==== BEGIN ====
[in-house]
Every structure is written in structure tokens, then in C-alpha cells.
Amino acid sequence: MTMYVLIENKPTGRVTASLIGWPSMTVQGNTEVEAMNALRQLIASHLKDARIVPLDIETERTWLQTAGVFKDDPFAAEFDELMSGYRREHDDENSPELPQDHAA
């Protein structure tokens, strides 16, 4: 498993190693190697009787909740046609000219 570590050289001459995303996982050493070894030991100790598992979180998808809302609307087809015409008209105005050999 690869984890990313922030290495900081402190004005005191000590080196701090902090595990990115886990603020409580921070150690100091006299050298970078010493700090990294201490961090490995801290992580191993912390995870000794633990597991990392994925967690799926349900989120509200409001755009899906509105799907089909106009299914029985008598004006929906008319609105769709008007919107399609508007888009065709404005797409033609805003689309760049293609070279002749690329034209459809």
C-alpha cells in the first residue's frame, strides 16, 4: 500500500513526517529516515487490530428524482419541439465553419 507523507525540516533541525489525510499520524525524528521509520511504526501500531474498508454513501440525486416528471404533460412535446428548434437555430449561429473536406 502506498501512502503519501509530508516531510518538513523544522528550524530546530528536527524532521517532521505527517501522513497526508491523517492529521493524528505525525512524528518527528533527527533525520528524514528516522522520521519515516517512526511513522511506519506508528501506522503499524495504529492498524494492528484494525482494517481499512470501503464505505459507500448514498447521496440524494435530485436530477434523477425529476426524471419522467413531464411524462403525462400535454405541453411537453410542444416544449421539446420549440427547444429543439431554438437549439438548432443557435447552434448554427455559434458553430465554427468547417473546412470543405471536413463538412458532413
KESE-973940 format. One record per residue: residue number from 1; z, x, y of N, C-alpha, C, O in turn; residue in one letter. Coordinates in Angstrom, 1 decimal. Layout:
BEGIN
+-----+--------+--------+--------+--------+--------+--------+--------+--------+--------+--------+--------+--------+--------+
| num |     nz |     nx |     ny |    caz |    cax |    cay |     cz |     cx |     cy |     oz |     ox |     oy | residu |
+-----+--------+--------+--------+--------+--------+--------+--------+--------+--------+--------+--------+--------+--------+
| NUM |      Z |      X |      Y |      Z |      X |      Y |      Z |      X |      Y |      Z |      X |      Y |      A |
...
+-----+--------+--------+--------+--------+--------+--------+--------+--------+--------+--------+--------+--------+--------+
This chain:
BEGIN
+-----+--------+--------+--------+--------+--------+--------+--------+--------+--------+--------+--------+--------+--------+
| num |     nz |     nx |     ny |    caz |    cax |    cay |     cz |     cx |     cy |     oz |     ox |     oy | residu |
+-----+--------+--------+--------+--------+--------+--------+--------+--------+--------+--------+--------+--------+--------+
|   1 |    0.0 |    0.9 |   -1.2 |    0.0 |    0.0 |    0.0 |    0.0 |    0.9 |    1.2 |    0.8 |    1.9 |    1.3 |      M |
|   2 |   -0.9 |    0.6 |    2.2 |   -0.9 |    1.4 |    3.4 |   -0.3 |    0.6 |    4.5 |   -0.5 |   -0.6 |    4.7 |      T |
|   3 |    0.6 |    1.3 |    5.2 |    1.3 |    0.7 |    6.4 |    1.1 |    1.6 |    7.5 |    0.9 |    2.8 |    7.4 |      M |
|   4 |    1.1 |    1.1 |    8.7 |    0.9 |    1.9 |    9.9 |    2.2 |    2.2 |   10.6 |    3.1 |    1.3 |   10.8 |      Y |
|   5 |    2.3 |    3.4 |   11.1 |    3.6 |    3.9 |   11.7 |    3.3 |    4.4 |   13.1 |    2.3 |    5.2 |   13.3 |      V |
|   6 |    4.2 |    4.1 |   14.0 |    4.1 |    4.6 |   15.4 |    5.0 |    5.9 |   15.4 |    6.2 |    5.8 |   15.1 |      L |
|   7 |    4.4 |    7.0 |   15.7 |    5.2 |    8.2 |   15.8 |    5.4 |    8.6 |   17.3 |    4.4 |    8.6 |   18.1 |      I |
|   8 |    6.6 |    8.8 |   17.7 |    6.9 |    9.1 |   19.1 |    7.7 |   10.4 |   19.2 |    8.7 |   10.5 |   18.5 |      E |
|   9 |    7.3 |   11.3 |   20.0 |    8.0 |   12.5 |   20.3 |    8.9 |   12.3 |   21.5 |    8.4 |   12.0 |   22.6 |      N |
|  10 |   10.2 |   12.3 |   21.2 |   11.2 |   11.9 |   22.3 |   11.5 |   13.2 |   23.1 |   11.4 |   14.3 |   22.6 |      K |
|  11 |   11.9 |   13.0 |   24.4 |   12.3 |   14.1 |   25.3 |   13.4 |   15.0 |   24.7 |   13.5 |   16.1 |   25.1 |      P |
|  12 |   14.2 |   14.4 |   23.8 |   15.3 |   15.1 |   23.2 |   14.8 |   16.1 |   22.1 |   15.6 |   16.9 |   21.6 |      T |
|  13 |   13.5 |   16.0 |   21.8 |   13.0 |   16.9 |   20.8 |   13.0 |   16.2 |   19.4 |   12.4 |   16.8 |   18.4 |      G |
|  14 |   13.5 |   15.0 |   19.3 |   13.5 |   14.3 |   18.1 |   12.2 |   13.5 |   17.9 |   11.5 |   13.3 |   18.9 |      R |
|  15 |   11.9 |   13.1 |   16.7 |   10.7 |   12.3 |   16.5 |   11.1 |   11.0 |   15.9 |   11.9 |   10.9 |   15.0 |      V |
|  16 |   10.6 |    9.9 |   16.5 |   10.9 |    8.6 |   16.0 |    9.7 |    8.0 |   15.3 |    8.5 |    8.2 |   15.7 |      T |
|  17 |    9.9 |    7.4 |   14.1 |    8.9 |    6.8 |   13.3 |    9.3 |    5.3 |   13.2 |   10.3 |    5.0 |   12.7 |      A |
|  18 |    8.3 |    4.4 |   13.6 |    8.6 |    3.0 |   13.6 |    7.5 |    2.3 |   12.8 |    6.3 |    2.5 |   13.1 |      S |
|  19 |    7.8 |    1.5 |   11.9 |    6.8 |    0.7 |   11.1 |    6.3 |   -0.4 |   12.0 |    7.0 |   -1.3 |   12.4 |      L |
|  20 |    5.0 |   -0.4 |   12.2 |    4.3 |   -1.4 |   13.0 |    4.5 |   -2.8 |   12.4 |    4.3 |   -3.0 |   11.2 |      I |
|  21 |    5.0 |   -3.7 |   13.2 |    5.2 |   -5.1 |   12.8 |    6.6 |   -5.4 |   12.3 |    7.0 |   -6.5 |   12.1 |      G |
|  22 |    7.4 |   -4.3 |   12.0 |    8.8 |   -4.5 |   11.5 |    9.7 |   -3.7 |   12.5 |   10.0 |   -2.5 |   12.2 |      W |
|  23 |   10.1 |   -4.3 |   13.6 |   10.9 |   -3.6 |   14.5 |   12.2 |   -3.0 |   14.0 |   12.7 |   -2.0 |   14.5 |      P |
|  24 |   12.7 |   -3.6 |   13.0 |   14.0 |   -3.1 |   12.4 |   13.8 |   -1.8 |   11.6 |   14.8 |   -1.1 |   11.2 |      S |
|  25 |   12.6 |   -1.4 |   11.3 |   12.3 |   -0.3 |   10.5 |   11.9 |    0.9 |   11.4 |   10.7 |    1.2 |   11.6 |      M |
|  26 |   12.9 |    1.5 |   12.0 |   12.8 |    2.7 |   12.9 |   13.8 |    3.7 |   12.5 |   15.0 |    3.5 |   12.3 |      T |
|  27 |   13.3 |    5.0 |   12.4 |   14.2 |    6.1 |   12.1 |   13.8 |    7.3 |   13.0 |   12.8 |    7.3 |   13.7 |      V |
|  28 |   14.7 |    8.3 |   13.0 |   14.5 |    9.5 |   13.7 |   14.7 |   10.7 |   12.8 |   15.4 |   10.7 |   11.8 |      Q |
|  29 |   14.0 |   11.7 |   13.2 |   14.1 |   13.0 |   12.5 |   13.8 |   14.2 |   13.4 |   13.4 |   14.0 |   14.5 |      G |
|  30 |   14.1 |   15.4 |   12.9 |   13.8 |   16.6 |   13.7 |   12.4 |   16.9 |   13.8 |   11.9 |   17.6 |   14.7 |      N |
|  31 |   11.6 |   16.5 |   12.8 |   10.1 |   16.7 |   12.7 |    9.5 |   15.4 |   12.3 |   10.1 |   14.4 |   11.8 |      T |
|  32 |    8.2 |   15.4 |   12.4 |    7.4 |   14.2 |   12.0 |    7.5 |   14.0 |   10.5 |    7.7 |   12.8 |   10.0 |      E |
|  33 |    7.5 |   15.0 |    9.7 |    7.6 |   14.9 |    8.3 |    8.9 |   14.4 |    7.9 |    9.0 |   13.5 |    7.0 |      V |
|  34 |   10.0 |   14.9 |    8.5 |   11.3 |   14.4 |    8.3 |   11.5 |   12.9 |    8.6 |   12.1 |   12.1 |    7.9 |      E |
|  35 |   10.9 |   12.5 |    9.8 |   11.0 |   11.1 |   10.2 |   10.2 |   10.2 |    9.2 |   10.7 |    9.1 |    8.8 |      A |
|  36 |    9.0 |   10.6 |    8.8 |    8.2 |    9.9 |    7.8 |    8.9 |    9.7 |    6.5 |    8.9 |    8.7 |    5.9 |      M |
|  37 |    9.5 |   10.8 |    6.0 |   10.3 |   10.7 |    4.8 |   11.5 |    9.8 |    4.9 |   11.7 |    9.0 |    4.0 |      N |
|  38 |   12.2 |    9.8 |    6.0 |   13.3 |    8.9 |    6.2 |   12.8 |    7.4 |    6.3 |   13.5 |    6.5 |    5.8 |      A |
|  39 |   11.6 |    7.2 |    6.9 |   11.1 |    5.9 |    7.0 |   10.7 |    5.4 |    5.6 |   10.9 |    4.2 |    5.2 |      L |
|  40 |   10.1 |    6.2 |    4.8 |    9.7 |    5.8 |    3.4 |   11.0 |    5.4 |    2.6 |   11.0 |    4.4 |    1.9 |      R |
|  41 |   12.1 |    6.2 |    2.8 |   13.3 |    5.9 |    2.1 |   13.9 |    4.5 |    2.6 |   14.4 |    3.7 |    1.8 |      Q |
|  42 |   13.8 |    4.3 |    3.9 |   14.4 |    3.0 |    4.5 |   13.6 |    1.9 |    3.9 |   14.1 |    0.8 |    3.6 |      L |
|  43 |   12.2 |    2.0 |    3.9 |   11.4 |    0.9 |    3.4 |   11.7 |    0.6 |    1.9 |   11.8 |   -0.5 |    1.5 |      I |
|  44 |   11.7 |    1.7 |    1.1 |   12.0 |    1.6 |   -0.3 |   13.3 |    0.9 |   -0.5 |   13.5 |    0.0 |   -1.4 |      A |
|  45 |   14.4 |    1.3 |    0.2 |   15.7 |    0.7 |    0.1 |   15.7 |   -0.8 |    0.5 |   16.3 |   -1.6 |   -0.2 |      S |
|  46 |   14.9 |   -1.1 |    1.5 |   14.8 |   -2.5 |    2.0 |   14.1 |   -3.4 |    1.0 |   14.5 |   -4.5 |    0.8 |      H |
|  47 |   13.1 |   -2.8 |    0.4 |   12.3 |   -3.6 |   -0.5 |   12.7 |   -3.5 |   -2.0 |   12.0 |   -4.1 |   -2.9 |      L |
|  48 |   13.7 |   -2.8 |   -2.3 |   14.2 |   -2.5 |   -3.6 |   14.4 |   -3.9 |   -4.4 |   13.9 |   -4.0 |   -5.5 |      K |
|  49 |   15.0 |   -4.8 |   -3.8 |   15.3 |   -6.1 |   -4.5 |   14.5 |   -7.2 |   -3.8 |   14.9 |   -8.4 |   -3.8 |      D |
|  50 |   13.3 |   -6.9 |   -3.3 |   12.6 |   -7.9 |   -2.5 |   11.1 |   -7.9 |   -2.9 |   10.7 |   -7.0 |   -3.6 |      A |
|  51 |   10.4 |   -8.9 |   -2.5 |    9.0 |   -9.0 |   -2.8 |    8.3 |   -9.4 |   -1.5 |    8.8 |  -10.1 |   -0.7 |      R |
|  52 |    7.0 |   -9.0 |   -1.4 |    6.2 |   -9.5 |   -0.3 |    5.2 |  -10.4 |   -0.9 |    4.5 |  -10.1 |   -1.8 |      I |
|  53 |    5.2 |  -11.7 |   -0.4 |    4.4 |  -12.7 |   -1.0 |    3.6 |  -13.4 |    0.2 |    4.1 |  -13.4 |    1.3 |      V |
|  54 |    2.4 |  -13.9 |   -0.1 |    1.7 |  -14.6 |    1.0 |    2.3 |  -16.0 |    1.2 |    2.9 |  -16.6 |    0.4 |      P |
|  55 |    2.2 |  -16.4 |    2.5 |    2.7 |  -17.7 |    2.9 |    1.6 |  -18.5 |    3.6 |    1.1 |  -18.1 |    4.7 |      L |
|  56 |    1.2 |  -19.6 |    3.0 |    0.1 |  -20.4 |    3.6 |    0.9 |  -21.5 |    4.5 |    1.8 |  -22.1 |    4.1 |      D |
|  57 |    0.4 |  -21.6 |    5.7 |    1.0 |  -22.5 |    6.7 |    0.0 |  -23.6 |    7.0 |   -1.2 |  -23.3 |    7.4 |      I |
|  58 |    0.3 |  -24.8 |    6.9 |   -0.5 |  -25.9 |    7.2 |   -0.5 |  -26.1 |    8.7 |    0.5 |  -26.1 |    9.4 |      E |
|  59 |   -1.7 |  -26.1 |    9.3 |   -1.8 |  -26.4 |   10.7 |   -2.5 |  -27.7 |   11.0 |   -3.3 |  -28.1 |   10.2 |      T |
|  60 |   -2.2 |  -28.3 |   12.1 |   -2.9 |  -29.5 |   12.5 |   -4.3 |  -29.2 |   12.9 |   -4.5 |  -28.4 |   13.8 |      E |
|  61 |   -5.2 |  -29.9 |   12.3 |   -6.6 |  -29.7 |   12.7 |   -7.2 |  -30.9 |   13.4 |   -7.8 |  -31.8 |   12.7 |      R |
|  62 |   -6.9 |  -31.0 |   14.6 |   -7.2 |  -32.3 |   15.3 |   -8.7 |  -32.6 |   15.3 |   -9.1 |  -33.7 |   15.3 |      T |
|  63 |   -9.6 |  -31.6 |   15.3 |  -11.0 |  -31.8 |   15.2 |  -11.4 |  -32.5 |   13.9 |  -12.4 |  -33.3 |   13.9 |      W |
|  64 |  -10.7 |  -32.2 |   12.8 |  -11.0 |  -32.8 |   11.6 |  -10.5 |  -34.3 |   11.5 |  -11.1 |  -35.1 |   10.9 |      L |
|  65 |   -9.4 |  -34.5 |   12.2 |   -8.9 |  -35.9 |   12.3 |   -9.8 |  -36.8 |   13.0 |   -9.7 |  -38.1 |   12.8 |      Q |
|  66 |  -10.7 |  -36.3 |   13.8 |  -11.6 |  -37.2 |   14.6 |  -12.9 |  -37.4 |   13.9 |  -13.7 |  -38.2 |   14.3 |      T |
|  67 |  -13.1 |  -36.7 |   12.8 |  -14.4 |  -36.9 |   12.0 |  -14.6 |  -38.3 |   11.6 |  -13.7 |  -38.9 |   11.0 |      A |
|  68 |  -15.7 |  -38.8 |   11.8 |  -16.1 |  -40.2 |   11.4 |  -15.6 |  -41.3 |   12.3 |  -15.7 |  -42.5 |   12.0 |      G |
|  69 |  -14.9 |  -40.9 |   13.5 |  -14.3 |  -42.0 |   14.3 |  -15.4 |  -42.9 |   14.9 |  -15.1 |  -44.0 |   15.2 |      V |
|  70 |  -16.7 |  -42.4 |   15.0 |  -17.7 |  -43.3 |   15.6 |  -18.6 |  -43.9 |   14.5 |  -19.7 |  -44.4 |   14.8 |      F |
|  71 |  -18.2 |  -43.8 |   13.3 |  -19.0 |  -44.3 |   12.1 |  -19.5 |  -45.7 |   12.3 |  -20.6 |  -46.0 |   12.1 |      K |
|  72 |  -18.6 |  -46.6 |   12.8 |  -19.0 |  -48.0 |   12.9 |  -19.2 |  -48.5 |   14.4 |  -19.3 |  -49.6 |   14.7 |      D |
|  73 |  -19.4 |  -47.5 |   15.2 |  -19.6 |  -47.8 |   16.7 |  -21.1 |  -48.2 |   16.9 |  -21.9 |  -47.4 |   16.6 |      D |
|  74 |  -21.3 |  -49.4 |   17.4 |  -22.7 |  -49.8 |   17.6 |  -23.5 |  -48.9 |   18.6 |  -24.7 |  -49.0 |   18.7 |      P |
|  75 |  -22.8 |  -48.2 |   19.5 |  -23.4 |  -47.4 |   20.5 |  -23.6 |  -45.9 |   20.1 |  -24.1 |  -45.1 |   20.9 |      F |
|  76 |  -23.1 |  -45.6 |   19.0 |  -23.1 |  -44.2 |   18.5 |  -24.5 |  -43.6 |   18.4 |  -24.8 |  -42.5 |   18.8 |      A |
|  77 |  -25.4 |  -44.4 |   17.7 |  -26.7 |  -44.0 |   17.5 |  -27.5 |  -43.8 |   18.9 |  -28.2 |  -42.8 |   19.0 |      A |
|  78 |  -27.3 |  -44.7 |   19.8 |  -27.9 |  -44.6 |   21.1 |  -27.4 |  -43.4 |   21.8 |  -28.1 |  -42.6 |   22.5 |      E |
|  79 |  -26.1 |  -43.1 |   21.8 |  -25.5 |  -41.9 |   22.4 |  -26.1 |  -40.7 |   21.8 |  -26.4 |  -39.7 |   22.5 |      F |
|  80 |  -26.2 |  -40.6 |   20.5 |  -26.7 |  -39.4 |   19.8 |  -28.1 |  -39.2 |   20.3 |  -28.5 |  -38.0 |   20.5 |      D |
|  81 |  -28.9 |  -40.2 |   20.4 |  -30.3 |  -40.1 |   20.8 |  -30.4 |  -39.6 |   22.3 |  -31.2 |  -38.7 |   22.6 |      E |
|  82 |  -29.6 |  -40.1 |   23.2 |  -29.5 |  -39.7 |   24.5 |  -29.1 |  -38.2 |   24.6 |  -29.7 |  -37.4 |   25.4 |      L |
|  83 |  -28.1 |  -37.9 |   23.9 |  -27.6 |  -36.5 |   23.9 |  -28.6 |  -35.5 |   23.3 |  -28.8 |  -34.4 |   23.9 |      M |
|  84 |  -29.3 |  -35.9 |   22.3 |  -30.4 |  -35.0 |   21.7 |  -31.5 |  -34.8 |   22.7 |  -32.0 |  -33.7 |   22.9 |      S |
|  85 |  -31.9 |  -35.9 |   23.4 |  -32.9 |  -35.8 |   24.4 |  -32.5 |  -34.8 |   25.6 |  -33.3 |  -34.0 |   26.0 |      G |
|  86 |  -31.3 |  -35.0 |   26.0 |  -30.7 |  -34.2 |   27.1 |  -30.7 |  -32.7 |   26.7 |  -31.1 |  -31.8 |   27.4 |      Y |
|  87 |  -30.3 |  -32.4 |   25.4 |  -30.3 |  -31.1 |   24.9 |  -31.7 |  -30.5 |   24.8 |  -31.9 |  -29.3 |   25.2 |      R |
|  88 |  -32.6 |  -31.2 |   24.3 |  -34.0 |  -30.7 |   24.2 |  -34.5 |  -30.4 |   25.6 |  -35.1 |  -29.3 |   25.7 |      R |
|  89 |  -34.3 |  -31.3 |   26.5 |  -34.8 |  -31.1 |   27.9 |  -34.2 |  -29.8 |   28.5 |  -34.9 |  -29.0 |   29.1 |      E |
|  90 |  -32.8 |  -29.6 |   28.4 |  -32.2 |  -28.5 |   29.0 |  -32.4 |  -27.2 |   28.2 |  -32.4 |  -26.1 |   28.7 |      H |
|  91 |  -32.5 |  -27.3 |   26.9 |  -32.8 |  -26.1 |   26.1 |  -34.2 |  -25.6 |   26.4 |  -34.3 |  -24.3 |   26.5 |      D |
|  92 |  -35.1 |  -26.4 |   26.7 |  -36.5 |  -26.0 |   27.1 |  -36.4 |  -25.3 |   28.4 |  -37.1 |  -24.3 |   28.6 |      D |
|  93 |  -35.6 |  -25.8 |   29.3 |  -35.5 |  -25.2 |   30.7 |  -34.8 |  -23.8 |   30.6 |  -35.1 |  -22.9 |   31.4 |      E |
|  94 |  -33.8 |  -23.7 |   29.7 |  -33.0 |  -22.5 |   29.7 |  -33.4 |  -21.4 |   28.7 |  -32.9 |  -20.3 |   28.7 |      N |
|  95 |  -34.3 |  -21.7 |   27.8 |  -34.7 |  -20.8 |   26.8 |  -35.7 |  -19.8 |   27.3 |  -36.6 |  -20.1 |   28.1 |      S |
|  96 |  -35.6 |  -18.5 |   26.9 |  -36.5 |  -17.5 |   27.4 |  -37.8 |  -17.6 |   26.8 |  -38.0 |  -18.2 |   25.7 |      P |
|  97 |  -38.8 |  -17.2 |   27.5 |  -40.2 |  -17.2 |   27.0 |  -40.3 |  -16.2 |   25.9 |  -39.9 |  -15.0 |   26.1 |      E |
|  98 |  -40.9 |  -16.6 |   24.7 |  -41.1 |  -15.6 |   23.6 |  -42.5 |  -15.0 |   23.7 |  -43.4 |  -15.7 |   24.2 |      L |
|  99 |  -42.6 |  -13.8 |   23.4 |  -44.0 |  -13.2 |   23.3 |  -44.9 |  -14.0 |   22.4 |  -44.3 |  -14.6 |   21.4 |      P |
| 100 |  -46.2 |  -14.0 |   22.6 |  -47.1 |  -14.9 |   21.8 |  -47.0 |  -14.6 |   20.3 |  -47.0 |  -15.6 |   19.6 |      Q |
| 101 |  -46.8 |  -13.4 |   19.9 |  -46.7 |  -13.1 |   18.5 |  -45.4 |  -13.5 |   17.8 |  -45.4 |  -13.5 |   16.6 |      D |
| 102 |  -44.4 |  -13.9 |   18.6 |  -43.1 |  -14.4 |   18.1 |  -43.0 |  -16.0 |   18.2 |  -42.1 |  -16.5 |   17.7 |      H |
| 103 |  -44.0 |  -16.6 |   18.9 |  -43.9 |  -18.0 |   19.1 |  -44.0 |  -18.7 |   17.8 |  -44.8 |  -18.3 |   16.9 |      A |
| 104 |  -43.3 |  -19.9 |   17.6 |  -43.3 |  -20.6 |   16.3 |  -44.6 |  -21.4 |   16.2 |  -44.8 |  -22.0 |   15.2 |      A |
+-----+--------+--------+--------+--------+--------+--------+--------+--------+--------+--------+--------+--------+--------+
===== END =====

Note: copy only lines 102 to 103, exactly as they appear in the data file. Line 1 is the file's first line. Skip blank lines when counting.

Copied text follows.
|  84 |  -29.3 |  -35.9 |   22.3 |  -30.4 |  -35.0 |   21.7 |  -31.5 |  -34.8 |   22.7 |  -32.0 |  -33.7 |   22.9 |      S |
|  85 |  -31.9 |  -35.9 |   23.4 |  -32.9 |  -35.8 |   24.4 |  -32.5 |  -34.8 |   25.6 |  -33.3 |  -34.0 |   26.0 |      G |